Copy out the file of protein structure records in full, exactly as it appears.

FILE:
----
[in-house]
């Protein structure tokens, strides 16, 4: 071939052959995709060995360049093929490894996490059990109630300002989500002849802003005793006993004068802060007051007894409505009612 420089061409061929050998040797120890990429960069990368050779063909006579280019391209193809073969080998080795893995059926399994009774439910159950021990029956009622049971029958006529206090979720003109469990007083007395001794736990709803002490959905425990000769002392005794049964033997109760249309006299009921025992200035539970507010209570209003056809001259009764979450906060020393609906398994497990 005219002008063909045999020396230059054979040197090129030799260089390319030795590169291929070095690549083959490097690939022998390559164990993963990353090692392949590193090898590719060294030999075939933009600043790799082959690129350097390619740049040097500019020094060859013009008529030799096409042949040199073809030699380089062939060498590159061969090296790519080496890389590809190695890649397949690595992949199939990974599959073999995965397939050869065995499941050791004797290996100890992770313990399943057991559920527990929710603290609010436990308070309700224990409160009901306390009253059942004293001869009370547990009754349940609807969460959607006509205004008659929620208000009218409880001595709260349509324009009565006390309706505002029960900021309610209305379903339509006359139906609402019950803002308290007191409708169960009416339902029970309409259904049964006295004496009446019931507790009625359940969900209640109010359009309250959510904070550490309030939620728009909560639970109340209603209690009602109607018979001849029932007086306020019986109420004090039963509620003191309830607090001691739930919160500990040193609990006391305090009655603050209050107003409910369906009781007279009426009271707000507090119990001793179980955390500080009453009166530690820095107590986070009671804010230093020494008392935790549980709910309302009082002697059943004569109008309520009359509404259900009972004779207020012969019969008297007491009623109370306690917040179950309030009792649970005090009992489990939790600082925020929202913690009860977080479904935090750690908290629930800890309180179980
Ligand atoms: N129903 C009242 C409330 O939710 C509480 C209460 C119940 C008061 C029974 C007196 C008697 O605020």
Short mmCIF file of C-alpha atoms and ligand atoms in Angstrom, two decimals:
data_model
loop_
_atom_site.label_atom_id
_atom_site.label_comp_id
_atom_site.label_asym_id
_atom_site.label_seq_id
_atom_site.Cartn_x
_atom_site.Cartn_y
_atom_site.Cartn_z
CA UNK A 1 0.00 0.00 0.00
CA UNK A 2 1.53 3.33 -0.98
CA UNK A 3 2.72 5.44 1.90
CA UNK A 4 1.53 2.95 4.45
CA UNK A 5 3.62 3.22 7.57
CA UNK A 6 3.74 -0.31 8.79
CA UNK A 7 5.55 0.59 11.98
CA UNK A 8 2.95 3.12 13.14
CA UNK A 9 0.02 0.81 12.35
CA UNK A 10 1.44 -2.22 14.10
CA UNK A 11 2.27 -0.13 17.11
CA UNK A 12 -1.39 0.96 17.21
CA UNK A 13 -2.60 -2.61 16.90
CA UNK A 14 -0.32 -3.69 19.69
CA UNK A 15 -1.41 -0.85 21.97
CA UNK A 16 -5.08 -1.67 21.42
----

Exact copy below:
[in-house]
């Protein structure tokens, strides 16, 4: 071939052959995709060995360049093929490894996490059990109630300002989500002849802003005793006993004068802060007051007894409505009612 420089061409061929050998040797120890990429960069990368050779063909006579280019391209193809073969080998080795893995059926399994009774439910159950021990029956009622049971029958006529206090979720003109469990007083007395001794736990709803002490959905425990000769002392005794049964033997109760249309006299009921025992200035539970507010209570209003056809001259009764979450906060020393609906398994497990 005219002008063909045999020396230059054979040197090129030799260089390319030795590169291929070095690549083959490097690939022998390559164990993963990353090692392949590193090898590719060294030999075939933009600043790799082959690129350097390619740049040097500019020094060859013009008529030799096409042949040199073809030699380089062939060498590159061969090296790519080496890389590809190695890649397949690595992949199939990974599959073999995965397939050869065995499941050791004797290996100890992770313990399943057991559920527990929710603290609010436990308070309700224990409160009901306390009253059942004293001869009370547990009754349940609807969460959607006509205004008659929620208000009218409880001595709260349509324009009565006390309706505002029960900021309610209305379903339509006359139906609402019950803002308290007191409708169960009416339902029970309409259904049964006295004496009446019931507790009625359940969900209640109010359009309250959510904070550490309030939620728009909560639970109340209603209690009602109607018979001849029932007086306020019986109420004090039963509620003191309830607090001691739930919160500990040193609990006391305090009655603050209050107003409910369906009781007279009426009271707000507090119990001793179980955390500080009453009166530690820095107590986070009671804010230093020494008392935790549980709910309302009082002697059943004569109008309520009359509404259900009972004779207020012969019969008297007491009623109370306690917040179950309030009792649970005090009992489990939790600082925020929202913690009860977080479904935090750690908290629930800890309180179980
Ligand atoms: N129903 C009242 C409330 O939710 C509480 C209460 C119940 C008061 C029974 C007196 C008697 O605020």
Short mmCIF file of C-alpha atoms and ligand atoms in Angstrom, two decimals:
data_model
loop_
_atom_site.label_atom_id
_atom_site.label_comp_id
_atom_site.label_asym_id
_atom_site.label_seq_id
_atom_site.Cartn_x
_atom_site.Cartn_y
_atom_site.Cartn_z
CA UNK A 1 0.00 0.00 0.00
CA UNK A 2 1.53 3.33 -0.98
CA UNK A 3 2.72 5.44 1.90
CA UNK A 4 1.53 2.95 4.45
CA UNK A 5 3.62 3.22 7.57
CA UNK A 6 3.74 -0.31 8.79
CA UNK A 7 5.55 0.59 11.98
CA UNK A 8 2.95 3.12 13.14
CA UNK A 9 0.02 0.81 12.35
CA UNK A 10 1.44 -2.22 14.10
CA UNK A 11 2.27 -0.13 17.11
CA UNK A 12 -1.39 0.96 17.21
CA UNK A 13 -2.60 -2.61 16.90
CA UNK A 14 -0.32 -3.69 19.69
CA UNK A 15 -1.41 -0.85 21.97
CA UNK A 16 -5.08 -1.67 21.42